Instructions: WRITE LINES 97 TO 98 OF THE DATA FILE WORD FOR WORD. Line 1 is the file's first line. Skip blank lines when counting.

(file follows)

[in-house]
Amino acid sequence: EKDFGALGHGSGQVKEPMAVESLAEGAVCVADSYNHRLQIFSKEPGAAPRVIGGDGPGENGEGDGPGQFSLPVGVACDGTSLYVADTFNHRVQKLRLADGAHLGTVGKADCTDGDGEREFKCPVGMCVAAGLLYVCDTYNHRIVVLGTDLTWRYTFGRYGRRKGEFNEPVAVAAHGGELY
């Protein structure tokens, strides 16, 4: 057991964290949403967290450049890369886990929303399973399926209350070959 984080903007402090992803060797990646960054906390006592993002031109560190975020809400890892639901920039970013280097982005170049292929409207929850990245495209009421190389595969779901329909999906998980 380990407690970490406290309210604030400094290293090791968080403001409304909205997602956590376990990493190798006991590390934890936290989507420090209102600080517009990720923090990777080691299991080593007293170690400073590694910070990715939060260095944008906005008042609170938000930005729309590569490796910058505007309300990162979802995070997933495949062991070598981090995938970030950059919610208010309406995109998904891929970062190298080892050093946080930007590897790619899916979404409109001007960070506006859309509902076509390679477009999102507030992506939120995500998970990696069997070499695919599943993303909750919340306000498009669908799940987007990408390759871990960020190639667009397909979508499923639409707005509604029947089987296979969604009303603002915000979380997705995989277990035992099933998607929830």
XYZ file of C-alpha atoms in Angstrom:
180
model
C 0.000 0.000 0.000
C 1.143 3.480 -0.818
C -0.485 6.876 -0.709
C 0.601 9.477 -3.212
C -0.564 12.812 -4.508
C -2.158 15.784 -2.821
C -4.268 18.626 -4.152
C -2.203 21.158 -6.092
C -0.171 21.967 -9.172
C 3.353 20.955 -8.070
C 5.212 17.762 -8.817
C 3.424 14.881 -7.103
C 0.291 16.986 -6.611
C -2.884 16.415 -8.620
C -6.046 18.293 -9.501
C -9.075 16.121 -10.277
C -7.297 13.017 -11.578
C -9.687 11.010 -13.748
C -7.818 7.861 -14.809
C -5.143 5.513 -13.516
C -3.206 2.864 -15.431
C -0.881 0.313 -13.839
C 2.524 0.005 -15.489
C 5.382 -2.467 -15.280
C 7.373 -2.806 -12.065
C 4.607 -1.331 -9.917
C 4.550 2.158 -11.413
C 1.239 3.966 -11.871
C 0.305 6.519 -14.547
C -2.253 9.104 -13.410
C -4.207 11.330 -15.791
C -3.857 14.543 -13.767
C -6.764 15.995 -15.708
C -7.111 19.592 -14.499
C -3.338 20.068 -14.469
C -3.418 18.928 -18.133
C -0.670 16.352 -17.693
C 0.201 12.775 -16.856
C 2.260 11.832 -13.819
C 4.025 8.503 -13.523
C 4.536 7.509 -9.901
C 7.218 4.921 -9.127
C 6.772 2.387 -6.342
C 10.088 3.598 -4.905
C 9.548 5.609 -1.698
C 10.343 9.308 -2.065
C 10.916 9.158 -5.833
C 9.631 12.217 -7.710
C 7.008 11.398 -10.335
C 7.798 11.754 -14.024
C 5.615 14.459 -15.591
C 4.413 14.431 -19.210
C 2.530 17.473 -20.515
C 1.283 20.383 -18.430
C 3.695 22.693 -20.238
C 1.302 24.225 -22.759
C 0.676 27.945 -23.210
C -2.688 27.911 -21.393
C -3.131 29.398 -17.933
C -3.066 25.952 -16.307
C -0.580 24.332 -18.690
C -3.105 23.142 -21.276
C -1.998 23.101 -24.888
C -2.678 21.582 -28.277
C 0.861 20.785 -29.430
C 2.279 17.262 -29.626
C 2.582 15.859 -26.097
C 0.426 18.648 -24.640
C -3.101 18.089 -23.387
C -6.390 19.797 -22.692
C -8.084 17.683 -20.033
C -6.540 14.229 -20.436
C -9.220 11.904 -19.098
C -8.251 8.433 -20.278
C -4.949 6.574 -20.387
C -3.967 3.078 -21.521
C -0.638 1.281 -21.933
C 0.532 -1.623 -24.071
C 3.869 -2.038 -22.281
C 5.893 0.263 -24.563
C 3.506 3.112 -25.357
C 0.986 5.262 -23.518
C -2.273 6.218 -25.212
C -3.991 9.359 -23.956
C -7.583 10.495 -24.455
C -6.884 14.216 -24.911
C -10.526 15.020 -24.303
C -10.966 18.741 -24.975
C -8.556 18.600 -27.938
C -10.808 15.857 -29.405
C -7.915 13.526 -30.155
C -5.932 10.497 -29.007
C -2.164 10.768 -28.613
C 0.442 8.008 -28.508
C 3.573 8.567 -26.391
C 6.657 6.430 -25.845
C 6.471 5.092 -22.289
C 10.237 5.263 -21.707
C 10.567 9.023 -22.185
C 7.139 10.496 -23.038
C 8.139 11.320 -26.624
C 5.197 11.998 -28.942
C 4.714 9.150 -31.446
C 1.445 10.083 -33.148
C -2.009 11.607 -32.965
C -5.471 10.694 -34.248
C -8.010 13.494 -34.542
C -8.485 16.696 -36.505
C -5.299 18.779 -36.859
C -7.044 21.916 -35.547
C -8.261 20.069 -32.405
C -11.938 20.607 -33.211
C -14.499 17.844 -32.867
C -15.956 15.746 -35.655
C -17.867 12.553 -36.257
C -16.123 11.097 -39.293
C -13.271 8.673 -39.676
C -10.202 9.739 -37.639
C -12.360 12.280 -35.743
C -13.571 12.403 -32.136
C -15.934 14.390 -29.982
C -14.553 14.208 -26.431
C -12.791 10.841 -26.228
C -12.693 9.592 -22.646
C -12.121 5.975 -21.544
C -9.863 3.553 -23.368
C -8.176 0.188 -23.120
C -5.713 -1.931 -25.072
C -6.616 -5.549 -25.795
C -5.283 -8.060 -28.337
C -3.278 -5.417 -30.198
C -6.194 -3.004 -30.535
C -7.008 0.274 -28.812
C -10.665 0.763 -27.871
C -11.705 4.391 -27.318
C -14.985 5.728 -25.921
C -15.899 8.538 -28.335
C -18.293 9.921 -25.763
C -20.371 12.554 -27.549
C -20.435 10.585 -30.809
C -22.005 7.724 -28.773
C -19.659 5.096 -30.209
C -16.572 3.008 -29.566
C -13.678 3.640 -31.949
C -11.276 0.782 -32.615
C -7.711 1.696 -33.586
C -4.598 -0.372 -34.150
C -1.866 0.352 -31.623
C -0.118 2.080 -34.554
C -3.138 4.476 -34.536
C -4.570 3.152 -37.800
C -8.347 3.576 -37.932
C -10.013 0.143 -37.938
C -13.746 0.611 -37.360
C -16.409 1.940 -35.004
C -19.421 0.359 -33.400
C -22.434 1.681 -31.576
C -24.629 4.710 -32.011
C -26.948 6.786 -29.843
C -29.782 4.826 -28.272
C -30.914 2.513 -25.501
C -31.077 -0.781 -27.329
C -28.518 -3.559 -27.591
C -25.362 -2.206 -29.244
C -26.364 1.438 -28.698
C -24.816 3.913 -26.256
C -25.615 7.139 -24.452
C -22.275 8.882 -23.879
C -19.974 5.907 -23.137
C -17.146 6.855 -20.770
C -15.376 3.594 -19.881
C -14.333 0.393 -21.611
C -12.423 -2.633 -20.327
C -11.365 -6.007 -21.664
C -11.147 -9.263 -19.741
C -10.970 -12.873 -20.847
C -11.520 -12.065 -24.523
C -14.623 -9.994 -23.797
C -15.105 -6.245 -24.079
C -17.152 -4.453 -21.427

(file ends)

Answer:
C -7.915 13.526 -30.155
C -5.932 10.497 -29.007